PLP will not follow Barritt proposals
July 9, 2012
It is a legacy we need to turn around. That is the opinion of John Barritt (Royal Gazette, July 5). He was speaking of a legacy that has its roots in what was a deeply divided society that was built on not just the assumption but the belief that one race was superior to another and certainly all others were inferior. It is a legacy, he said, that develops antagonism, hostility and even hatred between people. He also said, control and power, which is frankly what politics come down to. That is a straightforward statement which does not hold someone in the black community responsible for the deep divide because they talk about it. I appreciated it because it came from a white person of Mr Barritts standing. While he will not be charged with playing the racecard, not too many politicians will agree with him because they are, as he said, interested in control and power.
When the Bermuda Democratic Alliance initially emerged, most of the initiators had interracial marriages so I thought that such a collection of independents would not only be something very different but they might even act as a bridge between the two race-based political parties. But that role would never give them political control or power so they decided that they would take the place of the United Bermuda Party and become the representatives of the white community in this racially divided society. As effective as Mr Barritts proposals might be, the Progressive Labour Party cannot follow them because they were not introduced by the UBP which held not only both economic and political power for so long but continued to send out the message that the PLP, founded by blacks, was so inferior that it could not possibly govern.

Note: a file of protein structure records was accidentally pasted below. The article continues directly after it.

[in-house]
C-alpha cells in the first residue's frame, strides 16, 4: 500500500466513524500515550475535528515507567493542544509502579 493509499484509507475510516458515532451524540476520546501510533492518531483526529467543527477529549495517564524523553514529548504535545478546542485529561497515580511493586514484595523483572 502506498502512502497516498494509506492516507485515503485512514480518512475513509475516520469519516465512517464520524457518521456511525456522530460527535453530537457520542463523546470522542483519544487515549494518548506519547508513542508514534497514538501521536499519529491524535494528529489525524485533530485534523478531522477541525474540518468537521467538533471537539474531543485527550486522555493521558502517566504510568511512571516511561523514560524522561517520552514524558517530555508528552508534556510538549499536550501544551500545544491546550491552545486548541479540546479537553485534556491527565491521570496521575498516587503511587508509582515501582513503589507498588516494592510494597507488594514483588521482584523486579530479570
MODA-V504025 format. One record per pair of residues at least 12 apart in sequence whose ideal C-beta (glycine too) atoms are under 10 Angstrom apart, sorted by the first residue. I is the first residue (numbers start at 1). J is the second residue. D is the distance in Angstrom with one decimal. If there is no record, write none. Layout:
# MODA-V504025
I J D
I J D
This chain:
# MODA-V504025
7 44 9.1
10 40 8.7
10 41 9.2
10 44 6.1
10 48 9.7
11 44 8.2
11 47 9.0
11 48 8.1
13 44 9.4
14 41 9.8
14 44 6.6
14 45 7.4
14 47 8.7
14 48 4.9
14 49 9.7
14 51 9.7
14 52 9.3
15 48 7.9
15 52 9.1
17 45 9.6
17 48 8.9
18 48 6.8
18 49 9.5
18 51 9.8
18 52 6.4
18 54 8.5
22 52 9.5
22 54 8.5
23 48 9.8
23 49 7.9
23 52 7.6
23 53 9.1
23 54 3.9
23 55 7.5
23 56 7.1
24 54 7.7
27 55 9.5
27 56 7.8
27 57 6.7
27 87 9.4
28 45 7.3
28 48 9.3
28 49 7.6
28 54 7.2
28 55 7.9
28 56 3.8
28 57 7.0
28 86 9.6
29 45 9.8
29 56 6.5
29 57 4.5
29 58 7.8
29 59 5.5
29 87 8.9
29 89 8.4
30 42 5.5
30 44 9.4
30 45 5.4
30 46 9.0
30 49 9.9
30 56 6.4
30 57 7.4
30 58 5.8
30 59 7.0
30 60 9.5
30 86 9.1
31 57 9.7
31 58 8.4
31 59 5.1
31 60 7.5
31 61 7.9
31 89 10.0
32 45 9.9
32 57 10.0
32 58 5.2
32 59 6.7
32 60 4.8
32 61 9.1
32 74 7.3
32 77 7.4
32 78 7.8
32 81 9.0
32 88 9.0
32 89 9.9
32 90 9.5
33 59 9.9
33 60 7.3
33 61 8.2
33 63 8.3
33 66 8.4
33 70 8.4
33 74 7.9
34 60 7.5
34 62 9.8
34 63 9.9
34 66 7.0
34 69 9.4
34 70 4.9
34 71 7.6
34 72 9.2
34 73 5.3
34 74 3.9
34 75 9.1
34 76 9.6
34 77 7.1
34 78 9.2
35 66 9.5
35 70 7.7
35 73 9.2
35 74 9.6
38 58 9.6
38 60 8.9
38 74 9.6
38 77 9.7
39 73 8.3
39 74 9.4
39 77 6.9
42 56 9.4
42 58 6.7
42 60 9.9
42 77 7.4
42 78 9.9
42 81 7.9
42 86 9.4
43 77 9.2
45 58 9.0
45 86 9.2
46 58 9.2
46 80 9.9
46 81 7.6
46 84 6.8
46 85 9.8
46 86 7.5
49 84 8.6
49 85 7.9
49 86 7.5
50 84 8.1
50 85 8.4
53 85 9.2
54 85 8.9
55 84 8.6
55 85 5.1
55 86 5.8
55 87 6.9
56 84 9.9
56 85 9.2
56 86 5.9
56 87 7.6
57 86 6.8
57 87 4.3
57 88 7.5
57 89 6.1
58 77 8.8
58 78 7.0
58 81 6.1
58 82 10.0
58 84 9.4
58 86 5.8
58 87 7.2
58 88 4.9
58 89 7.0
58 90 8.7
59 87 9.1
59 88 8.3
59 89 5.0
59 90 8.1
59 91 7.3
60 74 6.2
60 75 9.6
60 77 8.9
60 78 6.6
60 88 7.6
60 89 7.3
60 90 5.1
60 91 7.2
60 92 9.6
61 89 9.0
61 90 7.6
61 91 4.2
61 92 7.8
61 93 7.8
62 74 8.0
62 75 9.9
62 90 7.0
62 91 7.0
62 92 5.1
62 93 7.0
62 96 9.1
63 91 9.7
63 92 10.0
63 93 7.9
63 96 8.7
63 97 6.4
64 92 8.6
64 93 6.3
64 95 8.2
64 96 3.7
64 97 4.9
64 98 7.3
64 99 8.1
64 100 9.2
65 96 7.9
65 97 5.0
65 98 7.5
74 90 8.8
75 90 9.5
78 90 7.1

Despite the very obvious changes that have taken place in this society, the underlying attitudes of many are still very much those of the past. Even if they were not, the long term impact and damage of that past is still very much with us, as is evident in the numerous challenges which the black community continues to face. In addition to those that are very obvious, there are others, less obvious, but just as real, as a result of centuries of racism. Recently, on the talk show, someone, critical of the Ministry of Tourism for planning to bring in white models, complained that blacks too often needed to be validated by whites. The PLP have too often been concerned about what the UBP did or did not do, rather than governing without concern about the UBP. In an ideal world, since the PLP was expected to be better than the UBP in all those areas that really matter, they might have the self confidence to follow the proposals put forward by Mr Barritt but the racial animosity and antagonism, and particularly the continuing attitude of superiority, is still so much with us that it would feel to both blacks and whites like capitulation rather than collaboration. White attitudes, whether assumptions or beliefs, in black inferiority, which created the deep racial divide, have to change to a far greater extent before the PLP could feel that Mr Barritts well thought out proposals could feel like collaboration rather than capitulation.
EVA N HODGSON
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